New "Power Paper" Supercapacitor Can Be Folded Like Origami


Robin Andrews

Science & Policy Writer

33 New "Power Paper" Supercapacitor Can Be Folded Like Origami
Vast amounts of electricity can be stored in this new "paper." Thor Balkhed/Linkoping University

Scientists in Sweden have made a paper-thin material that can act as a supercapacitor. Only 0.5 millimeters (0.02 inches) thick, this jet black “power paper” has the ability to store remarkable amounts of electricity while being light, portable, and even waterproof. This new design is detailed in a study in the journal Advanced Science.

Our entire global infrastructure depends on our capacity to store electricity. Generally speaking, we have two ways of storing it: batteries, and capacitors. Unlike the long-term storage capacity of the former, the latter can absorb, retain and deposit huge amounts of energy in an instant. Supercapacitors typically store around 10 to 100 times the amount of energy of traditional capacitors; they are an essential component of modern electronic systems, from computing to transportation.


Although thin films behaving as supercapacitors aren't new, this is the first time that the material has been produced in true 3D; the thickness of the sheets can be altered at the whim of the scientists. At the thinner end of the scale, the material can be folded into many shapes that can fit into any electrical system that an electrical engineer may desire. The researchers demonstrated this flexibility by folding a sheet of “power paper” into an origami swan.

Image credit: Demonstrating the ability of the “power paper” to take on different shapes and withstand the pull of weights. Malti et al./Advanced Science

In order to construct their supercapacitor, a mixture of renewable cellulose and a readily available plastic polymer were used. High-pressure water was used to break down long cellulose fibers, strands that to begin with only measured 20 nanometers. A solution containing an electrically charged polymer was used to coat the fragmented, smaller fibers, which tangled themselves up somewhat irregularly, leaving spaces between them.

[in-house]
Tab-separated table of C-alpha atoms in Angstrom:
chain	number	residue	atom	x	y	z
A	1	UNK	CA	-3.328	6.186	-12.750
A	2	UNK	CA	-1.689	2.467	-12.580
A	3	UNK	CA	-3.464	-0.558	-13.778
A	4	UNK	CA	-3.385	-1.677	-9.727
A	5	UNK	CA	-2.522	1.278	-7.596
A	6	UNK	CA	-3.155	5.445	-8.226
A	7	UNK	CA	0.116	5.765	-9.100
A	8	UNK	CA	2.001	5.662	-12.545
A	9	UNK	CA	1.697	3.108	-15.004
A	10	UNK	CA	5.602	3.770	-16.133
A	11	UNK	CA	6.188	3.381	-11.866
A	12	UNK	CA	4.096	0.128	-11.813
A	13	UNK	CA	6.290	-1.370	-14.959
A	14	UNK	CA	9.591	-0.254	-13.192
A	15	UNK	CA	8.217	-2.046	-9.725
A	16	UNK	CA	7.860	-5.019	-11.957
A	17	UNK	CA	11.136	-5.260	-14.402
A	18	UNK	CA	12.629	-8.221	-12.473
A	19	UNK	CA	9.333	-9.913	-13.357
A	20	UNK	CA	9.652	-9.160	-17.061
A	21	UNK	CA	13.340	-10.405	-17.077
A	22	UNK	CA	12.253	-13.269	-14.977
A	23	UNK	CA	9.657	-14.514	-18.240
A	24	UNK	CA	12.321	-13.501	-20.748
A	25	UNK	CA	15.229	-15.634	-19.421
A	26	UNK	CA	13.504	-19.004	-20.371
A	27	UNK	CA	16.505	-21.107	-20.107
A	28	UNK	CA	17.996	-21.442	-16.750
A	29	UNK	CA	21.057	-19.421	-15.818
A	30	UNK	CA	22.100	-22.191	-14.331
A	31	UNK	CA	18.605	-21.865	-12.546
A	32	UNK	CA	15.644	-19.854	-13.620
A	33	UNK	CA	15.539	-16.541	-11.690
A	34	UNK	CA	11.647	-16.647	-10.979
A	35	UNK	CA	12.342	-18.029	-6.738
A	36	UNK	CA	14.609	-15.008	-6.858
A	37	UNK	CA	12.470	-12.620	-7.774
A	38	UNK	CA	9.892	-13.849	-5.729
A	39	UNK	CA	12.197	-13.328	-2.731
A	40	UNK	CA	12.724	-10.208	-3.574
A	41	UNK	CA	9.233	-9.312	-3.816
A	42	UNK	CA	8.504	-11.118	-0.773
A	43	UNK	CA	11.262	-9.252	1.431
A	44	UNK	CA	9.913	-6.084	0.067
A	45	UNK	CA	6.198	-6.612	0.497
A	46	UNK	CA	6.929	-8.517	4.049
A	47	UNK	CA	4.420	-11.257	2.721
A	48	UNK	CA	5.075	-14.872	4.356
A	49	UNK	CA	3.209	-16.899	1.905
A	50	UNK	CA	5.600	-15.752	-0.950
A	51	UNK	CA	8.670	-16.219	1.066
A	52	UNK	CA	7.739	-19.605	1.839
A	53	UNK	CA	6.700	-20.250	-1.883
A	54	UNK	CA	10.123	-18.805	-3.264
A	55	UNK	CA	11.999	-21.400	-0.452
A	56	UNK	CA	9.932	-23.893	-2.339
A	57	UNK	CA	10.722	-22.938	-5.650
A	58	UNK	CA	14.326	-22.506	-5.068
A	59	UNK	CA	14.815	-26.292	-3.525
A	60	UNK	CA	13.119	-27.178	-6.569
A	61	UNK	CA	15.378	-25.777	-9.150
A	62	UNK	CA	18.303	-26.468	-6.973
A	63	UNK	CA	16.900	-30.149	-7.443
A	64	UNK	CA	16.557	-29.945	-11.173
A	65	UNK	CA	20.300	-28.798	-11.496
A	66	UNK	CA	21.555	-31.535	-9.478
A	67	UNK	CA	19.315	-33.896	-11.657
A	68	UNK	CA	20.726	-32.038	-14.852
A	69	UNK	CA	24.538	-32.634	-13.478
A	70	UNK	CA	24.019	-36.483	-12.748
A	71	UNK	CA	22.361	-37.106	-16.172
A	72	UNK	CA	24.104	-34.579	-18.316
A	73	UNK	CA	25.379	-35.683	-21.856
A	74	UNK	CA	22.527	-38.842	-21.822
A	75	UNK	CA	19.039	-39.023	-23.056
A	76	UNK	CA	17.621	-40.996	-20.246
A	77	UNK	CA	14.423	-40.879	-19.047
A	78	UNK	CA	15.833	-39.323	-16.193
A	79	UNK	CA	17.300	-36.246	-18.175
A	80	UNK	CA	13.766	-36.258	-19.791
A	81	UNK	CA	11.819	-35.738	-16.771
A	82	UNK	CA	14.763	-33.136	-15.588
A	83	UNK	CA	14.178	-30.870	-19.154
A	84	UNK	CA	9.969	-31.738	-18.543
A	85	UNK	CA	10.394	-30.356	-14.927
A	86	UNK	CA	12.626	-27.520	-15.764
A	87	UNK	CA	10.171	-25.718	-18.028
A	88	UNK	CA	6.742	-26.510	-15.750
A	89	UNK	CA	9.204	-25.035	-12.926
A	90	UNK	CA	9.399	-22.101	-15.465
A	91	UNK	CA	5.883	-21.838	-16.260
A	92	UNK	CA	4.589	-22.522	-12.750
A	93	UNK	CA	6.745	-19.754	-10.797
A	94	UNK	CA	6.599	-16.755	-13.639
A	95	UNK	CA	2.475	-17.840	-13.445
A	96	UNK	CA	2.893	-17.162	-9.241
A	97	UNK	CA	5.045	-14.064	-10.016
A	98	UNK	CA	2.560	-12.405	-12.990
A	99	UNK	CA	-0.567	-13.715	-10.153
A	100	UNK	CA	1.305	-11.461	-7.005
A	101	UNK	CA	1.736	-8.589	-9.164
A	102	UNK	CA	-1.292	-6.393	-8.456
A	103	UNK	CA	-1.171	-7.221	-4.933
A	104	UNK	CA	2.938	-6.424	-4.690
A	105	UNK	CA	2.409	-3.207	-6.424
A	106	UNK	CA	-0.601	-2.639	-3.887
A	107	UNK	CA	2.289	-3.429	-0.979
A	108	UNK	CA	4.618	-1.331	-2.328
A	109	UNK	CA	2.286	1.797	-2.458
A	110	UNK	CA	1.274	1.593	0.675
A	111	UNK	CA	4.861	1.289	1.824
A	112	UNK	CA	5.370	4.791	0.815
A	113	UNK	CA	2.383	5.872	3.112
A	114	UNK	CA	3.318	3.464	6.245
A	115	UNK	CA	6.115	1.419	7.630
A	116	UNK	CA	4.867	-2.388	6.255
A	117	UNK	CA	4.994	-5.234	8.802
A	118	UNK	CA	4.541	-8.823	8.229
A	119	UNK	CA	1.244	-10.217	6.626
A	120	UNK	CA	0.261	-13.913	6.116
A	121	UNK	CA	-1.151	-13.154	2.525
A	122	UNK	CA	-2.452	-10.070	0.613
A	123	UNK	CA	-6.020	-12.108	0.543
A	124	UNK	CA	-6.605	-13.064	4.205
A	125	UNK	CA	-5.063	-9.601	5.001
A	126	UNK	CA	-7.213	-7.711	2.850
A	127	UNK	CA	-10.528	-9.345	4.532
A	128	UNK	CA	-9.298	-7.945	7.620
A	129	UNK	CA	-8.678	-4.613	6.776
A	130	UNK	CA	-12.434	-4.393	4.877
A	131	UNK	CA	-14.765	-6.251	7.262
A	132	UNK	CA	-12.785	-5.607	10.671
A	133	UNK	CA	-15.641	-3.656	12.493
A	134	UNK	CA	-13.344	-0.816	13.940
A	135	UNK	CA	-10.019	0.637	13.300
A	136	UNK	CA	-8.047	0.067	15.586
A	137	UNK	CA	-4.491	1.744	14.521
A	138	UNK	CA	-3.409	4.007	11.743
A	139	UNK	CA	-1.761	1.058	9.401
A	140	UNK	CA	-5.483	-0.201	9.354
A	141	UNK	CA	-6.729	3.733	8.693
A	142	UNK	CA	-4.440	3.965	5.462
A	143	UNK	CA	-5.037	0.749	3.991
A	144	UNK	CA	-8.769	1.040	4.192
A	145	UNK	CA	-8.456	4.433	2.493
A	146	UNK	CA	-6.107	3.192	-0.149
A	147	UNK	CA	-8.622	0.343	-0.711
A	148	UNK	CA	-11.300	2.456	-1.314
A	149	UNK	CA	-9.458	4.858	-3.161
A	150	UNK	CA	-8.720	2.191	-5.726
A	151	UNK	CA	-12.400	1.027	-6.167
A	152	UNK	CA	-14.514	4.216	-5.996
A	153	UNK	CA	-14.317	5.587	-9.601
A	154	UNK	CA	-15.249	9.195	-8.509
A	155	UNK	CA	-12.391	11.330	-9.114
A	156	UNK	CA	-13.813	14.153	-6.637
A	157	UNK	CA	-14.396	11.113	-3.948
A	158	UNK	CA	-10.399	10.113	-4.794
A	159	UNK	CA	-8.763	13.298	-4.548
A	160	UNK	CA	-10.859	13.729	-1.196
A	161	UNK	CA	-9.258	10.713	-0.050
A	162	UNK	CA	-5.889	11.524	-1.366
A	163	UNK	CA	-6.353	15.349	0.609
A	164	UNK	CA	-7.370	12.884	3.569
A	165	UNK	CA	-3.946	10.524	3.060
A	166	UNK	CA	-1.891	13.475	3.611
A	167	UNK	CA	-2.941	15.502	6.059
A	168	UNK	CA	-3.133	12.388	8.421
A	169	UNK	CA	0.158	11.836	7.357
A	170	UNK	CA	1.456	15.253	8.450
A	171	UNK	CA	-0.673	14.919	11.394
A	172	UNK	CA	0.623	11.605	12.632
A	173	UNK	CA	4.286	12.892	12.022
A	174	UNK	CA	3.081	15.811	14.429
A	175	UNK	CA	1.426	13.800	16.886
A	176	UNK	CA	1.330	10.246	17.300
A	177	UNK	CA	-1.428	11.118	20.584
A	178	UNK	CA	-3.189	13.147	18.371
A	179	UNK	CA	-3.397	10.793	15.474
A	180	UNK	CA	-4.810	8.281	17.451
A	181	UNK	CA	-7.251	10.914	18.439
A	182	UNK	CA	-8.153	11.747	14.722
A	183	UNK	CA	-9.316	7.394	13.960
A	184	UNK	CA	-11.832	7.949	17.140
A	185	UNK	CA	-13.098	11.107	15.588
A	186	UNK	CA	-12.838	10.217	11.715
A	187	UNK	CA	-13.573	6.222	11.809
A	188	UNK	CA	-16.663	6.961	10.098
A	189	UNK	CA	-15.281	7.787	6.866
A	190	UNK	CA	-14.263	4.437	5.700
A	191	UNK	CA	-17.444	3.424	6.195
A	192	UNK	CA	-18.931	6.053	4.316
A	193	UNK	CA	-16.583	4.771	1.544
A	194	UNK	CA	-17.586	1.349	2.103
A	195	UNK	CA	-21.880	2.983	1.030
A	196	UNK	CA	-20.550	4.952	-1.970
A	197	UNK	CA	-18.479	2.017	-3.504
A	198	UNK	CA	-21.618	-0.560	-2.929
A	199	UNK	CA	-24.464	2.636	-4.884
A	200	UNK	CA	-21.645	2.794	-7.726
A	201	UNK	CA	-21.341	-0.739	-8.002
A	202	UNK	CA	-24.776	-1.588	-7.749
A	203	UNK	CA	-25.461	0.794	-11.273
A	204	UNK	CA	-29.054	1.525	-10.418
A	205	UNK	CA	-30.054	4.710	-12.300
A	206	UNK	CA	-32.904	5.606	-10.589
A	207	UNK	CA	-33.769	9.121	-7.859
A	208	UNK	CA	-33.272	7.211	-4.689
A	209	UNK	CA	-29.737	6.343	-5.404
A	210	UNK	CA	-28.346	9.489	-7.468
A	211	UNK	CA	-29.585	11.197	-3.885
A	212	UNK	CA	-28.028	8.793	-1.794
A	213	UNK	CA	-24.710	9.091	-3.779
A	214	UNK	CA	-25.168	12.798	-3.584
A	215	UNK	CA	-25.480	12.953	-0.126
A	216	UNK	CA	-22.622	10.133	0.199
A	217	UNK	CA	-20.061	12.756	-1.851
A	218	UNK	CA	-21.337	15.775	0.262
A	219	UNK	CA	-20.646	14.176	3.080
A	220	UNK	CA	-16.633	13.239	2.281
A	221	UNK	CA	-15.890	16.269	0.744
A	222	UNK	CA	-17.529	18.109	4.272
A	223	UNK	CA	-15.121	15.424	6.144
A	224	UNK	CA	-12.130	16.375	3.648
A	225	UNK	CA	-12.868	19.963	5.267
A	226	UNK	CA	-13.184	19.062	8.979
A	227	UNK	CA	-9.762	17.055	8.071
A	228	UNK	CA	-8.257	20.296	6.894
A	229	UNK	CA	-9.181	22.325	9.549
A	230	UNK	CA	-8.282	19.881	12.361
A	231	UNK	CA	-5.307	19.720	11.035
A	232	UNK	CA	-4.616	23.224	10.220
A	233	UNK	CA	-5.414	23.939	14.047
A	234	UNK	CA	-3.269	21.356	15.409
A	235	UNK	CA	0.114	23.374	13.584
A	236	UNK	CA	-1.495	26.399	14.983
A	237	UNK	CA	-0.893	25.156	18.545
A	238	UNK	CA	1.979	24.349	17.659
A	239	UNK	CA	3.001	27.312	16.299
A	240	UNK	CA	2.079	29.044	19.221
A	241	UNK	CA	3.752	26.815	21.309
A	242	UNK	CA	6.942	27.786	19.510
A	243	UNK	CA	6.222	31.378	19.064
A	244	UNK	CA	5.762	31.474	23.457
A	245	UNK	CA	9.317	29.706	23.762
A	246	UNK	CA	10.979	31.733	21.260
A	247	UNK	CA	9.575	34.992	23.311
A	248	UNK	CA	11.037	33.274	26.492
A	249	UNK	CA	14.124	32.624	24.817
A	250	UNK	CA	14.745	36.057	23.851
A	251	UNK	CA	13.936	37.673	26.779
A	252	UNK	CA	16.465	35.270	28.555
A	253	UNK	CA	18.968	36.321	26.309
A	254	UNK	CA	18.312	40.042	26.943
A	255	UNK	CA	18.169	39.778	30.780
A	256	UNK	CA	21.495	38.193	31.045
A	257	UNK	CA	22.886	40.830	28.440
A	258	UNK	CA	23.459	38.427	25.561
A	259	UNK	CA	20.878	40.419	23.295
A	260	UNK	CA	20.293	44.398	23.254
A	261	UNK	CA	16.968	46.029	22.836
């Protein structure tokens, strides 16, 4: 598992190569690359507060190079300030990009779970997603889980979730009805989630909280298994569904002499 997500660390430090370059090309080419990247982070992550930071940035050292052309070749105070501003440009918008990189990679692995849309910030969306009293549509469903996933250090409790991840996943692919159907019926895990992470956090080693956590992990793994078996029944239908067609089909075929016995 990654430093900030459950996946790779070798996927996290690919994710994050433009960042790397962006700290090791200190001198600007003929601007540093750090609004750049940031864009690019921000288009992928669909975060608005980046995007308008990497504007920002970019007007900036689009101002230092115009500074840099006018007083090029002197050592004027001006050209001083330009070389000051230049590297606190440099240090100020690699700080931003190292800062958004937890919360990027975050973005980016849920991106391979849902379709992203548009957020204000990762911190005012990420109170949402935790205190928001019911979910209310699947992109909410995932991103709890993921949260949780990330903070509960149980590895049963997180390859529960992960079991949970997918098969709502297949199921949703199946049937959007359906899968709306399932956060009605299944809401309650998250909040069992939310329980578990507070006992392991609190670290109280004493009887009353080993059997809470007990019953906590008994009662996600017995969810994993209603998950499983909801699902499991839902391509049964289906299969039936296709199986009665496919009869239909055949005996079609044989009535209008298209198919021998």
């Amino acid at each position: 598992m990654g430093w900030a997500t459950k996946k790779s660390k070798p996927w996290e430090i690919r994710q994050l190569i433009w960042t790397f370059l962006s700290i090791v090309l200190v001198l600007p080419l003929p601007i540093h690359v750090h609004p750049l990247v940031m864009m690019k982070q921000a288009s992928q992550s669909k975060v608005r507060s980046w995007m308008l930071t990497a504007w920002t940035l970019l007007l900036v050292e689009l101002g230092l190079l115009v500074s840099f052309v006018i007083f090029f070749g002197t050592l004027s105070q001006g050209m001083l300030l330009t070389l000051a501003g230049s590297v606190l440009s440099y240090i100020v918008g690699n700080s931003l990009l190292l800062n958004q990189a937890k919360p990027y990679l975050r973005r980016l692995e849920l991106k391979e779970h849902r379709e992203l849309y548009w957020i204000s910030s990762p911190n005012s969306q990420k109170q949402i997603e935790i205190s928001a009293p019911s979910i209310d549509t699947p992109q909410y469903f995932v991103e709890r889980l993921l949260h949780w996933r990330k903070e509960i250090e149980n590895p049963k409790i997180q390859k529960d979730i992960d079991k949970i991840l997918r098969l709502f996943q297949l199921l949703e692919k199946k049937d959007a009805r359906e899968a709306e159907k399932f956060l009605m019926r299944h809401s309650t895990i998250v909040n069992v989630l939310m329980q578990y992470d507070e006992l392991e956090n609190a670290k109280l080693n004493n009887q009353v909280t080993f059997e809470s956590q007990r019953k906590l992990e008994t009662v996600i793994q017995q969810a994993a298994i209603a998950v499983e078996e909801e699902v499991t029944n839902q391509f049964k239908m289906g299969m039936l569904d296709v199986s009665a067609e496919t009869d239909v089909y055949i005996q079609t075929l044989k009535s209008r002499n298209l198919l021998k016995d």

The liquid that permeates these spaces contains electrolytes and thus can conduct electricity. It is the free ability of electrically excited particles (ions) to travel through these liquid-filled pores, and of free electrons to travel through the polymer, that gives the material its remarkable ability to rapidly conduct electricity.


This means that the material can be charged up in only a few seconds, and can last for hundreds of charge cycles, transmitting an electrical current using both ions and electrons. This makes it a rare material called an organic mixed ionic-electronic conductor (MIEC). This highly versatile supercapacitor, according to the authors of the study, has the potential to be made into “giant” volumes using the readily available, sustainably sourced construction materials.

By producing single sheets of “power paper,” rather than attaching multiple, 2D sheets together to make a thicker one, this new material is inherently stronger than its predecessors, which are vulnerable to cracking and breaking. The lattice of plastic polymers means that, although it relies on pore space liquids in order to work, the material itself is actually waterproof.

The only wrinkle in the manufacturing process so far is that, like conventional paper, it has to be dehydrated to make the final sheets. This removes much of the pore space fluids, which will dramatically reduce its ionic conductivity. If this dehydration process can take place in a way that leaves the pore fluids “locked in” to the material, then the research team will have a truly groundbreaking new supercapacitor on their hands.


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  • electricity,

  • paper,

  • supercapacitor,

  • power